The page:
O'Grady: Ultimately, we'll get there, and the Palm Pre is a great example, because Palm is taking a different approach to application generation. Undoubtedly, we'll see the hybridization of both Web and native features.

To some extent, we can see some signs of where this will head. Think of the iPhone and the ability of WebKit to automatically reformat due to the gyroscopic functions that are contained in the handset. A Web page can automatically resize itself if the handset is tilted one way or another. We'll see a lot more development like that, which combine the present Web applications with native abilities of the handset, and GPS probably is the most obvious example.

At present, however, the development story is still, generally speaking, one or the other. I don't think that we're there yet.

Gardner: It certainly sounds like an opportunity for the tools people. Let's take this over to Wayne at Genuitec. Coming from a Java, Enterprise, and Eclipse heritage, you're used to complexity. You're used to dealing with difficult integration problems, where developers are accessing assets and resources from a variety of different background technology sources. What do you have in mind for the tools aspect of what we've been discussing in the evolution of these mobile apps?

Parrott: Let me just echo what Stephen was talking about. We were talking about what will come in the future in terms of the hybridized, blended Web device type programming model. Where we're at right now is that it's a binary decision. It's native or Web, for the most part, and the Web model is the lowest barrier to clear in order to go native.

Before we jump in and say, "Hey, mobile Web is it," I like to take the approach that, you can pick the right tool for the right problem or the right technology for the right problem. For anybody interested in mobile web, the first thing they should do is educate themselves and learn about what's out there.

Gardner: Let me be sure I understand. So are you talking about how to take an existing Web developer and train them to transition to the mobile web, or are we talking about getting people native-ready for the mobile web, almost from a starting blocks position?

Parrott: Obviously, one of the forces driving us has been enterprise organizations that want to move to the Web. They're being driven by their own workforce, sales staff, etc. I'm not thinking so much blue-collar, but white-collar staff that's very mobile, and wants to have a high connectedness, basically they want to run their businesses through their smartphones.

What they're pushing us for is, "How do we get there from here?" They already have a lot of their own infrastructure and resources in place, but moving that to the mobile Web has been a challenge for them.

First, they need to be educated about what it takes to get there, looking it through, and evaluating their own resources. David mentioned the Ajax model, HTML 5, and the mobile Web model. It's not a static content type model. So, your traditional static Web developer needs to have some skills and awareness that it's much more functional. It's not just static data, but it's functional.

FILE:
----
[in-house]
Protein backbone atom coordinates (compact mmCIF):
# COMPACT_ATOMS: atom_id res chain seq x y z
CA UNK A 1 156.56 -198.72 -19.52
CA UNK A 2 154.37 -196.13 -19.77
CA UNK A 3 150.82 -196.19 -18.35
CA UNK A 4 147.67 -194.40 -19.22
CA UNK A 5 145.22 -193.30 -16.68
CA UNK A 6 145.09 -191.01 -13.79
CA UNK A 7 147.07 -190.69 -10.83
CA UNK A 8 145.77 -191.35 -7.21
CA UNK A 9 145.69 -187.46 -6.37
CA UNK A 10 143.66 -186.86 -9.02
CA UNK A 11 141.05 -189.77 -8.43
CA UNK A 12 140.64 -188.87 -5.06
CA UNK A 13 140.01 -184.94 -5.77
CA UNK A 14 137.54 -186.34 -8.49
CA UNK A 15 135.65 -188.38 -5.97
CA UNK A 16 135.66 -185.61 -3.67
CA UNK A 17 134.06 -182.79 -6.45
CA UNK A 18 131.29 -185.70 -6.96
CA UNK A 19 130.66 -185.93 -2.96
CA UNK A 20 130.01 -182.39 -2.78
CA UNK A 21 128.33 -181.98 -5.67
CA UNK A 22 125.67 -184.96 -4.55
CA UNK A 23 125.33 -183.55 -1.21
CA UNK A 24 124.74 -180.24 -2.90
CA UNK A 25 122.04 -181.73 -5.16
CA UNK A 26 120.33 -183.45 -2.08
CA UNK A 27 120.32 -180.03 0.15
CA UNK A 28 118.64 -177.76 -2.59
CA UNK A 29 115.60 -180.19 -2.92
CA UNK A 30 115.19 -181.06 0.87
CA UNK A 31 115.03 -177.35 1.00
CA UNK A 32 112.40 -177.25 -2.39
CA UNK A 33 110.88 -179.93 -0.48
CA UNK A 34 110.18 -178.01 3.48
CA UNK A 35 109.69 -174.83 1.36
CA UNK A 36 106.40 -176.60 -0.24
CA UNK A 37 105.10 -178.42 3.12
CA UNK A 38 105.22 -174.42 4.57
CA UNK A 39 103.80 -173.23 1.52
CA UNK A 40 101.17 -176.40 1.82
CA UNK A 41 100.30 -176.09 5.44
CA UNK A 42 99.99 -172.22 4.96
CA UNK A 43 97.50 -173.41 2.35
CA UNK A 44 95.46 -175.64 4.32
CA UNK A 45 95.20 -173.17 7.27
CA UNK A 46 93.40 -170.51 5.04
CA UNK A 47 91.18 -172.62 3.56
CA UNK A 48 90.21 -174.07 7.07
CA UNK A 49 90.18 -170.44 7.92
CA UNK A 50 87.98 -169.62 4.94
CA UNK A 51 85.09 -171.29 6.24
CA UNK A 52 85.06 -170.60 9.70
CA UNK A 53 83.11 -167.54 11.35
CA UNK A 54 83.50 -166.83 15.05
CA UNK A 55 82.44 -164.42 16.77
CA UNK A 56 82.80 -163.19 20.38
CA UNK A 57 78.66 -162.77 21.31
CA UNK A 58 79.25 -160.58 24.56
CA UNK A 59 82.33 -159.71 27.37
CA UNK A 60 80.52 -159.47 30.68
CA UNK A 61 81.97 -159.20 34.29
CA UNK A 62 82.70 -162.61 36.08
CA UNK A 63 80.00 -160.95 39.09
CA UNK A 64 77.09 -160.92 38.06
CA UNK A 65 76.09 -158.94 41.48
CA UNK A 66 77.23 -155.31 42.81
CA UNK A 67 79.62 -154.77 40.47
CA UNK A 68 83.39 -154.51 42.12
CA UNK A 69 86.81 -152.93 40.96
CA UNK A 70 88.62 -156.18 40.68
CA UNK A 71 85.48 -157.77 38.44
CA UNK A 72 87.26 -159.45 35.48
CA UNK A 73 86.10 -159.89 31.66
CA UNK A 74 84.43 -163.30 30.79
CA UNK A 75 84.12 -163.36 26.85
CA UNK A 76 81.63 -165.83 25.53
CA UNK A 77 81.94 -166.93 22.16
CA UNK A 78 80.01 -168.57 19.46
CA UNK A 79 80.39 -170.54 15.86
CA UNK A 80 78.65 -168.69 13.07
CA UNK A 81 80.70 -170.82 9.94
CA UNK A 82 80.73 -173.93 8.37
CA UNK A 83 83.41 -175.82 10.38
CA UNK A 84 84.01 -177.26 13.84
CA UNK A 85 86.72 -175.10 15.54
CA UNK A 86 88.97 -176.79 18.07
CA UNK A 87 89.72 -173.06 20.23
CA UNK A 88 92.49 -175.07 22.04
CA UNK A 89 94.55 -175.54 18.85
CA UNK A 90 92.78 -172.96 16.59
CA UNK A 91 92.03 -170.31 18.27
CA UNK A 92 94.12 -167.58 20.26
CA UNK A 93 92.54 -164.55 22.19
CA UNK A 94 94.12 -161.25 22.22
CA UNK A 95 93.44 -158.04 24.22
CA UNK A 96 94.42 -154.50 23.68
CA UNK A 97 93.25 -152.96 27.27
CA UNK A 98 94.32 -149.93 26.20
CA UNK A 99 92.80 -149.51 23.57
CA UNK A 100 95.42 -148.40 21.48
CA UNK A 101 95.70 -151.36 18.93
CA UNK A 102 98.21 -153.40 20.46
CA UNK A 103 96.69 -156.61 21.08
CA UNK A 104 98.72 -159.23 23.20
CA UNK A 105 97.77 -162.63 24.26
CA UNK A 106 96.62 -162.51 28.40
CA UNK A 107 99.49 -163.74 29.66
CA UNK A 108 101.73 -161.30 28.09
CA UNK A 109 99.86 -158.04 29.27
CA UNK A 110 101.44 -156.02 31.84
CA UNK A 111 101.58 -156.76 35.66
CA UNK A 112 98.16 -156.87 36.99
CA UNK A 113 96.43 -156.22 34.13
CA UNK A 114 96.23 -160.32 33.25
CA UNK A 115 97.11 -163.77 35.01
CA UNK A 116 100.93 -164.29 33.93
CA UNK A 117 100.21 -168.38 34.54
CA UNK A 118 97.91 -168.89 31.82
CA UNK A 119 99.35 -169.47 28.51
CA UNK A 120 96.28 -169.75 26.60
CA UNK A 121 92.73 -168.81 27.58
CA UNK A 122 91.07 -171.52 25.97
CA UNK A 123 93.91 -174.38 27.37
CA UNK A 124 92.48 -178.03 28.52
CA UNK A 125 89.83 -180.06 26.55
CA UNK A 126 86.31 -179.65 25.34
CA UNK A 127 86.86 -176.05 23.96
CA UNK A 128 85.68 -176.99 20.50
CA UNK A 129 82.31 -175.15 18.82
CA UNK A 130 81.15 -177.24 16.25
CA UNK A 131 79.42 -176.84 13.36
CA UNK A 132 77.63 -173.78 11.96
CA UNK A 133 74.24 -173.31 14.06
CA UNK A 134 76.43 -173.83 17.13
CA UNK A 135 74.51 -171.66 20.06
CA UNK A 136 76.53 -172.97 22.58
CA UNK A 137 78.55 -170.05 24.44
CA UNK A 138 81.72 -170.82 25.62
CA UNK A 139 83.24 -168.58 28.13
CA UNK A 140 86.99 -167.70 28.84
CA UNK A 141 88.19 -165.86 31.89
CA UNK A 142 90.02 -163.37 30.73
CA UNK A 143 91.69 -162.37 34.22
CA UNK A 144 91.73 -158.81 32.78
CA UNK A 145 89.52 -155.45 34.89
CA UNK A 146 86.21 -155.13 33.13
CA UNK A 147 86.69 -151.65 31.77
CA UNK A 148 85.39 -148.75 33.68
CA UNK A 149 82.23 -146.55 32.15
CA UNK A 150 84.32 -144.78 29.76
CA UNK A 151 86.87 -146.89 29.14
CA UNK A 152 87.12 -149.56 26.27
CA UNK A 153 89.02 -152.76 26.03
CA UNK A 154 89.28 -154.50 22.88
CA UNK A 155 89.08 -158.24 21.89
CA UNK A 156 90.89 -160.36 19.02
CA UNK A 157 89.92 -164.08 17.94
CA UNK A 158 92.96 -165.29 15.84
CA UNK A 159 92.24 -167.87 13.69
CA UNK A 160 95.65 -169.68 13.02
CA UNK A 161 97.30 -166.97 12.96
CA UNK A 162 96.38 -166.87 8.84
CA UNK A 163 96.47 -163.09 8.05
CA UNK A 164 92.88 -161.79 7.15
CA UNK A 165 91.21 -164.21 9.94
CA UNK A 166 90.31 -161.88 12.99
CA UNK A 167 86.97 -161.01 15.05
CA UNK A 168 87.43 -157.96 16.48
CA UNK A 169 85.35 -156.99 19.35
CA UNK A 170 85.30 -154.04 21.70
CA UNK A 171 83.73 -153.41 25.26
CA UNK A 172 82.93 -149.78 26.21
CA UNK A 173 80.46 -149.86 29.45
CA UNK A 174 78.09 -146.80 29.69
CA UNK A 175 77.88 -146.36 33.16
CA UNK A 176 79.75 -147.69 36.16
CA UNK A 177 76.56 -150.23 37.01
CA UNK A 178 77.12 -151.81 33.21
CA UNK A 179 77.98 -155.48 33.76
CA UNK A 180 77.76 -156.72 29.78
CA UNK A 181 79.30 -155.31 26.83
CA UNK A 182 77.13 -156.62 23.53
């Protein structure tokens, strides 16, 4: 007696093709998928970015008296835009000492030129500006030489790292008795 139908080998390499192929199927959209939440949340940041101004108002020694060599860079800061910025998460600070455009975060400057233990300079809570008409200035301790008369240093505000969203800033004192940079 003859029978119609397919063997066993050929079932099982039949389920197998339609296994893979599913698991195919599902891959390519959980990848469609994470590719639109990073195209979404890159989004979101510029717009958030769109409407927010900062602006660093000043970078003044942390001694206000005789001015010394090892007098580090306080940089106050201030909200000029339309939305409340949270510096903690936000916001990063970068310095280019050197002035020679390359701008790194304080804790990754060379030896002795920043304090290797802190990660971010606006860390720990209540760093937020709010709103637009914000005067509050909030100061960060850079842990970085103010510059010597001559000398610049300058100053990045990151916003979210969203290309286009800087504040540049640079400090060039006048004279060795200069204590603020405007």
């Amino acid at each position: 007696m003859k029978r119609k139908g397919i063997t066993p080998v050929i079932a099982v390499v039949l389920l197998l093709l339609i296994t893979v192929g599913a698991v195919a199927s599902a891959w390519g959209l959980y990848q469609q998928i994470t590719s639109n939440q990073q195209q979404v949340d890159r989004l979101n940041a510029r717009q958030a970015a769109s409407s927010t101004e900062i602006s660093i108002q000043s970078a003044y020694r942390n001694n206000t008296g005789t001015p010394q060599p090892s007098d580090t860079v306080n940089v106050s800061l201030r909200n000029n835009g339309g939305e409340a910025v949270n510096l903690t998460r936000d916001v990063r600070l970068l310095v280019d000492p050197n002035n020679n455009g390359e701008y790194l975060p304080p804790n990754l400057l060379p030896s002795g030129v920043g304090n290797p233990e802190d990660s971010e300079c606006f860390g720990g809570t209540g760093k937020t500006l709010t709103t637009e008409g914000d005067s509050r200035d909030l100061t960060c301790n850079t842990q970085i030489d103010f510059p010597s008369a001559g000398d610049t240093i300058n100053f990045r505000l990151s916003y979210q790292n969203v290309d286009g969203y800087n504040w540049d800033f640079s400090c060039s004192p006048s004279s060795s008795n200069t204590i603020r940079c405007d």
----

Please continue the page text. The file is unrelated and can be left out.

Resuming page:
You have what we call the mobile Web programming model so that you can now build some very sophisticated functionality that you run directly in the browser. You have to be educated about what you want to run local. Do you want to serve static content or do you want to push functionalities directly to the particular smartphone device?

We're servicing both -- helping educate and provide tooling and educational services for both Web developers and traditional enterprise developers -- Java developers who are moving over, bringing their programming know-how and experience, and applying that to dynamic Web applications.

Gardner: It sounds like some path we've already been on. If you have a set of Java developers and you have a set of Web developers, how do they come together to form some sort of an alignment for the delivery of these modern applications? That shouldn't be too different when you take them out to the mobile tier. Right?

Parrott: Definitely not, but at a higher level, an organization just needs to understand, how much and what kind of functionality they actually want to push out to the mobile Web. It's really our overall strategy.

Gardner: Right. There are architectural and network considerations that are unique.

Parrott: Correct. You have to remember that you're running on wireless networks. It's not running at Wi-Fi speed necessarily. There are things you have to take into account, as you work through the total end-user experience that you're targeting and then focus on what kind of developers have the experience to build and create that type of experience and delivery for your customers.

Gardner: What about Eclipse? What are some things going on there, some projects, interesting developments and innovation? We've certainly seen a lot of interest in OSGi over the previous year or two. What is the bearing that some of those activities have on moving out to mobile development?

Parrott: I can talk very specifically to one of the projects that Genuitec is heading up. It's called Blinki. The focus with the Blinki project is to create a mobile-Web development platform. The concentration has been in two areas, both to provide frameworks for building tools that developers could then use for creating really compelling Web applications and also UI frameworks or rendering frameworks.